What Is A Contested Convention? Why Donald Trump Doesn’t Want One, But Bernie Sanders Does

A Contested Convention is a very unusual occurrence since the institution of primary elections. From 1844 to 1936, all conventions were brokered, because the primary system was not in place. Since the inception of primaries it is rarely necessary. Not since 1952 has there been an actual contested or brokered convention. About half a dozen situations came close in the last 64 years, but a convention hasn’t gone past the first vote since 1952.

Donald Trump and Bernie Sanders, being extremely successful candidates and outsiders to their parties, may have evoked just such an unusual event. Both were underestimated by their parties. Now, Donald Trump has a substantial lead in the Republican primaries. Bernie Sanders held his own against the establishment favorite and front-runner, Hillary Clinton, in the Democratic race. Both races are very close now, and it is possible that no one candidate in either race will get the number of delegates required to win the nomination without a contest. If that should happen in either party, that party will have a brokered convention. It is quite possible to have two brokered or contested conventions in the same election year.


A Contested Convention Is Necessary For Republicans If None Of The Candidates Has At Least 1,237 Delegates

Each party requires a certain number of delegates in order to win the nomination. There are 2.472 Republican delegates. The Republican party requires 1,237 delegate votes to win the Republican nomination. That is one more than half. The first vote is based on pledged delegates, honor bound to vote as their state’s voters determined. Therefore, the first vote only represents the primary or caucus votes. There are a few wild cards, as some states send uncommitted delegates. Those committed to candidates no longer in the race can be released if the candidate chooses. If no one has enough votes to win the nomination on the first vote, it becomes a contested convention.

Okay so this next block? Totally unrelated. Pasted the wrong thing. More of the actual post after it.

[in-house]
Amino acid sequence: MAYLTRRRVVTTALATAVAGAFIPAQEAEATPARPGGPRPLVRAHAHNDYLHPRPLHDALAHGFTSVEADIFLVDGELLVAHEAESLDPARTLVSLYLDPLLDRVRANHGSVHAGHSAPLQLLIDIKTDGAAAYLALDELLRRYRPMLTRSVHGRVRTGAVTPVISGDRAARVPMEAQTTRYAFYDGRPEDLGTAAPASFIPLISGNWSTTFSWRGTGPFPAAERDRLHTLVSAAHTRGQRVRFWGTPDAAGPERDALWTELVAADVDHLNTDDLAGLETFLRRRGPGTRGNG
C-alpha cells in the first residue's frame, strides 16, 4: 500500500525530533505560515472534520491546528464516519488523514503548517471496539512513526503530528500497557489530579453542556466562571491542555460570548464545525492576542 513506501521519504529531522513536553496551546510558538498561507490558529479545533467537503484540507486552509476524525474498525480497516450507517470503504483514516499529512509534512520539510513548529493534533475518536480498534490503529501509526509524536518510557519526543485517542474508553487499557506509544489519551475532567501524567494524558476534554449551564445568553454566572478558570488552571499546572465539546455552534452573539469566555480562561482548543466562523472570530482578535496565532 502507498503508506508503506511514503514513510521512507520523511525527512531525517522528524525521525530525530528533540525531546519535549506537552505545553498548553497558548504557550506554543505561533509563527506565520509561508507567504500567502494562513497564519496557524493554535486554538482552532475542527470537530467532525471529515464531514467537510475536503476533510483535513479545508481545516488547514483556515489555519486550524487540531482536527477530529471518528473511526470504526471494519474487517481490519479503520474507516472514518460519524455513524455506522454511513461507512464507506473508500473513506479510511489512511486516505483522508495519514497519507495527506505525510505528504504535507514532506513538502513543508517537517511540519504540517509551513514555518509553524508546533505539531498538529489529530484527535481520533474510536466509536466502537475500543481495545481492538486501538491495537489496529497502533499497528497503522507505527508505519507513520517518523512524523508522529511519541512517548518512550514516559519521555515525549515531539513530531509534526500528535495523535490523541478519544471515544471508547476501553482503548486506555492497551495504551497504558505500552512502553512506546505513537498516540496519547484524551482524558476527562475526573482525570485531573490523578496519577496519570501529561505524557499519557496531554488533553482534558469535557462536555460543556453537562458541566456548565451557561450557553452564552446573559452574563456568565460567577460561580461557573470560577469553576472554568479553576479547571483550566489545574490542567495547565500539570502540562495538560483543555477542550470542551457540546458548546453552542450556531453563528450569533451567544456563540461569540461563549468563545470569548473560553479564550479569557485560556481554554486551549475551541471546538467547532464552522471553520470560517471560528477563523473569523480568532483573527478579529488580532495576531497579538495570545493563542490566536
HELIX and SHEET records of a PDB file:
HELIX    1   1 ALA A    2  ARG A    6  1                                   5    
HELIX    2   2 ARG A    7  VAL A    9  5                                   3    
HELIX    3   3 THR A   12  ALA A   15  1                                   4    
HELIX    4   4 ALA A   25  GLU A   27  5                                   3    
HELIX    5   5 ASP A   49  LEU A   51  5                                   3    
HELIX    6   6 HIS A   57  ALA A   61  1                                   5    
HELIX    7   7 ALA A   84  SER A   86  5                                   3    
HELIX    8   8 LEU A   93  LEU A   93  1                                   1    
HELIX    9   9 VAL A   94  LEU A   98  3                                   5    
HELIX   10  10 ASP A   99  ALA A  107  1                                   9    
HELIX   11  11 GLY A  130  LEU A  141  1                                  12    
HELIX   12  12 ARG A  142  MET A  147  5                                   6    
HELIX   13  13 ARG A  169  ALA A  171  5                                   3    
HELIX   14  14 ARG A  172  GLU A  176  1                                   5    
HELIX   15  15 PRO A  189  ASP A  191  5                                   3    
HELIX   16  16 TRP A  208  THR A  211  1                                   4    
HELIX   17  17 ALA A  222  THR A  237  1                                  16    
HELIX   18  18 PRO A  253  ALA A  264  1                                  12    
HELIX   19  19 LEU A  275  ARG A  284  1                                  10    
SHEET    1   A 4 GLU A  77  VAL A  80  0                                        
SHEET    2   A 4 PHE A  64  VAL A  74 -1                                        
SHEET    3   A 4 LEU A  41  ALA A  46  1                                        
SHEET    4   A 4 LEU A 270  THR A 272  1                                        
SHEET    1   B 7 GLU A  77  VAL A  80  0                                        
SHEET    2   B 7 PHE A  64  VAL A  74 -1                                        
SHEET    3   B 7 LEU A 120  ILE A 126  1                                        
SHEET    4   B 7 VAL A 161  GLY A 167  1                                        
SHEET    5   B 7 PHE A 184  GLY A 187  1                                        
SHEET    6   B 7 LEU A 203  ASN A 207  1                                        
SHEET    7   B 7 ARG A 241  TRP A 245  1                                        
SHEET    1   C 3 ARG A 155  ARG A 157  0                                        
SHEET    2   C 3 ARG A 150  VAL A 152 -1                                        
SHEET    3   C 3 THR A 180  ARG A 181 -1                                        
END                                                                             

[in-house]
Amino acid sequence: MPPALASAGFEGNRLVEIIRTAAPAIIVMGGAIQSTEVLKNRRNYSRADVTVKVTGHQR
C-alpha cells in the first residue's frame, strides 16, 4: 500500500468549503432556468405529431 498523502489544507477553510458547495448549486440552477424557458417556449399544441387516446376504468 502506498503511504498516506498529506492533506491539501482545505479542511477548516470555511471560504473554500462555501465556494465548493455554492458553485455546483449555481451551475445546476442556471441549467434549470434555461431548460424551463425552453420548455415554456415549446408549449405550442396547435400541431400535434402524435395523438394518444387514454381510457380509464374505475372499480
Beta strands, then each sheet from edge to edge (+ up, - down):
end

Donald Trump currently has 743 delegates. According to Real Clear Politics, he needs 494 more. Cruz has 517 and needs 720 more. Kasich has 143. There are 16 state primaries left. Those represent 769 delegates left to be pledged based on primary votes. It may be difficult for any one candidate to get enough votes to prevent a contested or brokered convention, but Donald Trump clearly has the best chance.

Bernie Sanders and Hillary Clinton(photo by Joe Raedle/Getty Images)
Bernie Sanders and Hillary Clinton [Photo by Joe Raedle/Getty Images]
A Contested Convention Is Necessary For Democrats If None of The Candidates Has At Least 2,351 Delegates

The Democratic Convention is more complex. There are 4,763 Democrat delegates, including 4,051 who base their allegiance on primary votes, at least in the first vote, and 712 superdelegates. Superdelegates are party insiders, and they can vote any way they choose. In order to gain the Democratic nomination before the convention, a candidate must have 2,382 pledged delegates, not superdelegates. Superdelegates are not committed until they vote, and thus do not count prior to it.